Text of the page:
I still welcome quotations from anyone speaking authoritatively for the Reformed community who suggests that believers gradually advance in righteousness before God in the matter of justification. The simple truth is, that is not the Reformed position on justification.

Paul D’s views on the “active obedience Christ,” i.e., that there is no imputation to the believer of Christ’s righteousness defined as his perfect obedience to the Law, are in line with the Federal Vision view and N.T. Wright’s “New Perspective on Paul.” There is no question the Reformed position has been and is that God imputes Christ’s active obedience to believers as one part of the basis of justification. What the Reformed do not believe is that Christ’s obedience is imputed to believers in sanctification so that they don’t need to be personally obedient. Anyone who advances that view does so as a departure from the Reformed position, not as an advocate of it.

2. Straw Man–“Notice that in true Reformed tradition, the author [a reference to my initial post on Straw Men] denies “the infusion of Grace”; ie, the new birth, of which Christ said we must have for salvation.

I have difficulty deciding whether I believe Paul is simply stubborn, mentally deficient, or deliberately and maliciously misrepresenting his antagonist’s views. Whatever the reason for his prodigious misrepresentations, he should be muzzled until he is able to voluntarily speak the truth. I have told him time after time that no one in the Reformed community denies that God infuses grace to believers. What the Reformed position denies is that the infusion of grace, in this case defined as ability to obey, and the believer’s proper response to that infusion of grace forms any part of the basis of justification before God. That is to say, though God infuses or imparts enabling grace to believers to sanctify us, that infusion of grace forms no part of the basis of our right standing before God.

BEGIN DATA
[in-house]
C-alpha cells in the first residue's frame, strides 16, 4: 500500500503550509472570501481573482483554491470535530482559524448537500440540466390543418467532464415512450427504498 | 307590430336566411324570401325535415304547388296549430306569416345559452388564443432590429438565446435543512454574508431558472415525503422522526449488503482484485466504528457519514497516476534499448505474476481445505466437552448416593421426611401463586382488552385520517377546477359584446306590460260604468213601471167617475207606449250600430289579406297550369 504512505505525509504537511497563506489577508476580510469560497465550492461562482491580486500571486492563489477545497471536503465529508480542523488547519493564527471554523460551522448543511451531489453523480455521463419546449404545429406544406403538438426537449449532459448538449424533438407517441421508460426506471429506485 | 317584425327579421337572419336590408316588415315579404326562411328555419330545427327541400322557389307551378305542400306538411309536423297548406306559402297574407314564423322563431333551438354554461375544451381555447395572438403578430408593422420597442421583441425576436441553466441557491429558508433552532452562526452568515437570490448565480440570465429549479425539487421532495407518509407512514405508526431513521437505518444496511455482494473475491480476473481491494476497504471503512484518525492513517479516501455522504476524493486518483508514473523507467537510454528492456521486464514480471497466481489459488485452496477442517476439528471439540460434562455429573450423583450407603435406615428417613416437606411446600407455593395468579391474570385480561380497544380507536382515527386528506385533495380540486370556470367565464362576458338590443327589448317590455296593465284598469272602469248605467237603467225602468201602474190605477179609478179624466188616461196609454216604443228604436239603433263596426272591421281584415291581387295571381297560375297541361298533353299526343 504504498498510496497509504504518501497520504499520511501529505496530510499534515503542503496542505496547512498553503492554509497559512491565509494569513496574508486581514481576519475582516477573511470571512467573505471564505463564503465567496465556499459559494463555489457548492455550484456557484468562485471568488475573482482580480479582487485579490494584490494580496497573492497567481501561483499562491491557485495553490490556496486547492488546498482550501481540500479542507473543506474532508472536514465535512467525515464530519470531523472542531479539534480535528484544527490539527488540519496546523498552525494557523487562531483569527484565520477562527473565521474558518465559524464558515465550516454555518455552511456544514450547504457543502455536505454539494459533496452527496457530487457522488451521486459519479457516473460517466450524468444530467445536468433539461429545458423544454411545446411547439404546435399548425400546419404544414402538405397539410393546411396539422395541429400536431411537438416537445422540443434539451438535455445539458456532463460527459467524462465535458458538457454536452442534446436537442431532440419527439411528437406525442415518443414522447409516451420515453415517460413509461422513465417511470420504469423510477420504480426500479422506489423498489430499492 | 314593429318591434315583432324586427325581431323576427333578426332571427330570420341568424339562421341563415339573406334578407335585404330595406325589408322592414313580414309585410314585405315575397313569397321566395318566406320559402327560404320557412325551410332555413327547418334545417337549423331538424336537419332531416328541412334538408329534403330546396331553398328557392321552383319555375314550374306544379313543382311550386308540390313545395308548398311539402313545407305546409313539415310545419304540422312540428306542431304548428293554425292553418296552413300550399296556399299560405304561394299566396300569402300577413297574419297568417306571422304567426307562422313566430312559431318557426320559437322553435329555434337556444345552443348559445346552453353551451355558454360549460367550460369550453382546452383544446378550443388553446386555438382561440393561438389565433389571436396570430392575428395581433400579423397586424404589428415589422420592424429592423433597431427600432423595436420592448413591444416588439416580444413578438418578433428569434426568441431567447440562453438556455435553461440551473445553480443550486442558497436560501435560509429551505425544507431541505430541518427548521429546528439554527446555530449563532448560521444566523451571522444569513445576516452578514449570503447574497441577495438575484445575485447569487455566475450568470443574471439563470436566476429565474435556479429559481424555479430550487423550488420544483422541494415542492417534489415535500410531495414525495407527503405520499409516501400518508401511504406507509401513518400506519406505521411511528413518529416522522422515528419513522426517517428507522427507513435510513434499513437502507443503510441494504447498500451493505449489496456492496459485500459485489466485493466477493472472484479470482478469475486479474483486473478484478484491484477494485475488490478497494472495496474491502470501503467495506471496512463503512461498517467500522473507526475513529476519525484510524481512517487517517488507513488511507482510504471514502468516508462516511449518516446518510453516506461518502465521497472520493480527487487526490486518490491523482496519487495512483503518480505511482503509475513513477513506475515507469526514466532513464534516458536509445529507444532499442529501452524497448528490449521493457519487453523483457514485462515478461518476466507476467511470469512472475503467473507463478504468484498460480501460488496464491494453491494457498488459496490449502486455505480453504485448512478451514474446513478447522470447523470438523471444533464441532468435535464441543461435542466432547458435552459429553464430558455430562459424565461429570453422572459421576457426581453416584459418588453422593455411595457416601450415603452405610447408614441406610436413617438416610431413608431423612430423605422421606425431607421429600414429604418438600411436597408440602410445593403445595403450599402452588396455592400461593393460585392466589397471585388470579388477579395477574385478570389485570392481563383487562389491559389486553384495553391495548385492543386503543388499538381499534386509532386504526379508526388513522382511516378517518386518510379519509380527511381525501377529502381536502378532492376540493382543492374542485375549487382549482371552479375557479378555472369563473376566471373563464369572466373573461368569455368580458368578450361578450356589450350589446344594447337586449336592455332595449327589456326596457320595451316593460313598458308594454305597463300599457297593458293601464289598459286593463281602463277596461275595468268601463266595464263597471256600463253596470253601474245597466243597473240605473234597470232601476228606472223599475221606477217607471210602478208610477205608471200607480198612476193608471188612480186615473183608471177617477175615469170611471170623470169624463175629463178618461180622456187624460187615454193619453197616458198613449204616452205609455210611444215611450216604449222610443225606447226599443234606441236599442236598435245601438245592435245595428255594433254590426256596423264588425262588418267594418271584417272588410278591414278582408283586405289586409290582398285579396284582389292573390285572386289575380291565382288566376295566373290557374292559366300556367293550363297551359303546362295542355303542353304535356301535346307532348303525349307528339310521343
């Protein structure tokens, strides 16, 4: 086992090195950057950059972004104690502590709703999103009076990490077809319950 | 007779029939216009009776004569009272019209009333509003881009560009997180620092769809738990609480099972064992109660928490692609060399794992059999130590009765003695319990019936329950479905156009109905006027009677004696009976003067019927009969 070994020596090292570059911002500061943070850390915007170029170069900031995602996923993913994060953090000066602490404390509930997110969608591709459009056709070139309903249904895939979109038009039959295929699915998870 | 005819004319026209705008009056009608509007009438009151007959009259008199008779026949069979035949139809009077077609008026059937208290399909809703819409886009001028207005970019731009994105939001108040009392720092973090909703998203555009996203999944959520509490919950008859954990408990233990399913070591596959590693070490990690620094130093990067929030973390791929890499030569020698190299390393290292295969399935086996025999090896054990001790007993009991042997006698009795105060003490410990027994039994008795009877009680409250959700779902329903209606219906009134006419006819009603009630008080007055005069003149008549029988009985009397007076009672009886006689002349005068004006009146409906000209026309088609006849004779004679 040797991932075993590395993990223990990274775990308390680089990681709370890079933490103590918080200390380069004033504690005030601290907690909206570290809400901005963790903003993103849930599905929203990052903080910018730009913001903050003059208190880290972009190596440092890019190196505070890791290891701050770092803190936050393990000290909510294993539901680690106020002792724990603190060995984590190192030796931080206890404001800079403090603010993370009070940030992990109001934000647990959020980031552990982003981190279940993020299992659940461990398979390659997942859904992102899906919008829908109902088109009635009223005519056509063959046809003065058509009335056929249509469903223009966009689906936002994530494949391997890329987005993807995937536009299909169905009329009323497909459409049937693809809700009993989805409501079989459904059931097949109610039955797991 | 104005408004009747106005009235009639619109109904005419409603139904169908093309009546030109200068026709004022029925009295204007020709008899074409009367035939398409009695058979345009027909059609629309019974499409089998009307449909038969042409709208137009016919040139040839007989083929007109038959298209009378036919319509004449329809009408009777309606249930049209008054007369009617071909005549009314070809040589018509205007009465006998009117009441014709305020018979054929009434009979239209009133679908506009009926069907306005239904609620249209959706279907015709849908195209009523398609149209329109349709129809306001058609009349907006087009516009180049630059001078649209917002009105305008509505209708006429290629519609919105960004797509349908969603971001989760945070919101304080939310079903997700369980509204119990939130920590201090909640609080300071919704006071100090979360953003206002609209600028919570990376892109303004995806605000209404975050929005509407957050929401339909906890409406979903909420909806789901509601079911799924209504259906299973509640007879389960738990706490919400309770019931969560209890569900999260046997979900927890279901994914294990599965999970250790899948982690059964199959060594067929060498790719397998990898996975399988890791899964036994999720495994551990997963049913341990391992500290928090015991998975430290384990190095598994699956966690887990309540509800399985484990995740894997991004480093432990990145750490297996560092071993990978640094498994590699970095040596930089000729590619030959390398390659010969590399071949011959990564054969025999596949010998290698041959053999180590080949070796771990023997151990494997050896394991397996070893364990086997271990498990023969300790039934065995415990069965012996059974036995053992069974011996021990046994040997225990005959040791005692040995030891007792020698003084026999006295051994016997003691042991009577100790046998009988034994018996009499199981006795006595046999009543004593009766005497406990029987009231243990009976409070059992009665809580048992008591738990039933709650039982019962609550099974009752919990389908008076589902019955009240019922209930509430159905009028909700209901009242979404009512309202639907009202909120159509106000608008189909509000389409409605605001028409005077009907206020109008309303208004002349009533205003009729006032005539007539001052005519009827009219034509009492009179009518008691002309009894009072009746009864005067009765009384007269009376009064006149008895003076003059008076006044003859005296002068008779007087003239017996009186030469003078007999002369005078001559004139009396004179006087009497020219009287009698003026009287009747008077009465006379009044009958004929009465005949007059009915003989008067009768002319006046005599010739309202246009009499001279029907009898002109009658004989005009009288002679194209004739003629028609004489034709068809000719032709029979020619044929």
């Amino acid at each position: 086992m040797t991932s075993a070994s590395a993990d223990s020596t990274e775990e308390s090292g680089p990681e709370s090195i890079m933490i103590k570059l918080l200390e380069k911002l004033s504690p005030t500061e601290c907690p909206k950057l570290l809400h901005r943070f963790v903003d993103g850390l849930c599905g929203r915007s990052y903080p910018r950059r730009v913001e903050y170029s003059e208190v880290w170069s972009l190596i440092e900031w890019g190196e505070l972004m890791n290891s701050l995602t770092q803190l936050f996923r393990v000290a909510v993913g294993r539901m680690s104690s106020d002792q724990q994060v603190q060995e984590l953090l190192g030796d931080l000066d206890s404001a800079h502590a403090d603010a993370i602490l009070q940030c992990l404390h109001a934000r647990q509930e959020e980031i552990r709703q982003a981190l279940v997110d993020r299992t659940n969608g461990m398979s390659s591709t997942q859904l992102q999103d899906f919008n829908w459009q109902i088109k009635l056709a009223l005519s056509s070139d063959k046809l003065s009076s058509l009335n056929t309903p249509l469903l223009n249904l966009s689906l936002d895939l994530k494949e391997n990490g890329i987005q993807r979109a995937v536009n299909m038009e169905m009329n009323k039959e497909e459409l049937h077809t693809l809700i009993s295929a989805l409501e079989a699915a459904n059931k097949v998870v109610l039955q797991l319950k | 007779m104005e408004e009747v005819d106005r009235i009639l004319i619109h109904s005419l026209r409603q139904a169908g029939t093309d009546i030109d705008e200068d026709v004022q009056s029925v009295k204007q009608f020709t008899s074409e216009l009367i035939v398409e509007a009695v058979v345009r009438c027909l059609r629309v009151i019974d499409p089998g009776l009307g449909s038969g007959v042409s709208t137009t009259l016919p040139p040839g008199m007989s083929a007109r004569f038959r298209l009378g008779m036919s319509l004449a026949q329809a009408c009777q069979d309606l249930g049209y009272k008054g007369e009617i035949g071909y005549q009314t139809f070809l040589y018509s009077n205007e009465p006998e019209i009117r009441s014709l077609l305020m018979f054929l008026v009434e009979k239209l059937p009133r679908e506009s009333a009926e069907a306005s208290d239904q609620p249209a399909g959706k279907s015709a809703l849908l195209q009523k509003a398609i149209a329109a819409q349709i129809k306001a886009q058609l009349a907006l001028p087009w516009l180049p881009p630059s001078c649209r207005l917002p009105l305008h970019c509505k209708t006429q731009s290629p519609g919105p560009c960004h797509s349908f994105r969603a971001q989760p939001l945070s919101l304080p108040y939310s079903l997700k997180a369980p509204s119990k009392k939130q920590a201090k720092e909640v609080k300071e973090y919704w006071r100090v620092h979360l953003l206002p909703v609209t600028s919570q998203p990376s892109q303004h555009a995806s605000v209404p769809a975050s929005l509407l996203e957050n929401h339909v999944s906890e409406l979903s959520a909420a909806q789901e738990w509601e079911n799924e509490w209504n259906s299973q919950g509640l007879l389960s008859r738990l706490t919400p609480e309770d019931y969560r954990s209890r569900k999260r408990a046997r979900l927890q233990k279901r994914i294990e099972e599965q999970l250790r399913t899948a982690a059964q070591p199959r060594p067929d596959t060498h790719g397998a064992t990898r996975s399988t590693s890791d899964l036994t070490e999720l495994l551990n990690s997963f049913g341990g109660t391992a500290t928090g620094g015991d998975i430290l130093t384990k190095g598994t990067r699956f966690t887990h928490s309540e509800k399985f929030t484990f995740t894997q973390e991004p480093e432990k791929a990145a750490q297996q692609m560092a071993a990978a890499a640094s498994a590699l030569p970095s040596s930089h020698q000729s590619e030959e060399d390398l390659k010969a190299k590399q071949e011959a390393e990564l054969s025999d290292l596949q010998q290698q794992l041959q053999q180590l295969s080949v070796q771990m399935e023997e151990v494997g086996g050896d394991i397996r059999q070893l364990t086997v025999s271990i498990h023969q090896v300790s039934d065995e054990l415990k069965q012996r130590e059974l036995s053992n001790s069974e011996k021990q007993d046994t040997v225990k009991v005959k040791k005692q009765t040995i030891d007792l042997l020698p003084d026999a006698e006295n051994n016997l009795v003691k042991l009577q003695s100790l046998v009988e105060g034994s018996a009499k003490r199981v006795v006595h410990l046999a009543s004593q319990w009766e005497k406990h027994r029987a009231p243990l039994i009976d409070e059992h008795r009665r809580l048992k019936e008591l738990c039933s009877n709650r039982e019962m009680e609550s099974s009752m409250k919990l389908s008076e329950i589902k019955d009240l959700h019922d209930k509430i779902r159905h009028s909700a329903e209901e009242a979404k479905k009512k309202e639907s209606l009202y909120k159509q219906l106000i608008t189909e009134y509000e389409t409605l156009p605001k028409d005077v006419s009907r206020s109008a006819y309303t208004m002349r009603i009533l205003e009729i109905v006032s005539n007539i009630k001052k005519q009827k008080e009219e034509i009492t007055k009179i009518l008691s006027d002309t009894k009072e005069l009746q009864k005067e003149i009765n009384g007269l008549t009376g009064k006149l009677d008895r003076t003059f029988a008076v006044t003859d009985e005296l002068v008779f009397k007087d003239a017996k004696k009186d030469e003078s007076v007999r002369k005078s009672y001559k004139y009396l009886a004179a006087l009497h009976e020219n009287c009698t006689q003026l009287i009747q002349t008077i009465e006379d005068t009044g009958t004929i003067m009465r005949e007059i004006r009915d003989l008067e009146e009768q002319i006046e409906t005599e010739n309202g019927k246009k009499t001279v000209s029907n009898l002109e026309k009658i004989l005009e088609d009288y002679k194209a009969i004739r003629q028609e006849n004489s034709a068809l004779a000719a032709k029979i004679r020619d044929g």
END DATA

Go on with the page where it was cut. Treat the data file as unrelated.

Jonathan Edwards wrote,

There is a two-fold righteousness that the saints have: an imputed righteousness, and it is this only that avails anything to justification; and an inherent righteousness, that is, that holiness and grace which is in the hearts and lives of the saints. This is Christ’s righteousness as well as imputed: imputed righteousness is Christ’s righteousness accepted for them, inherent holiness is Christ’s righteousness communicated to them. (Jonathan Edwards, The Works of Jonathan Edwards, Volume 14, 340-341.)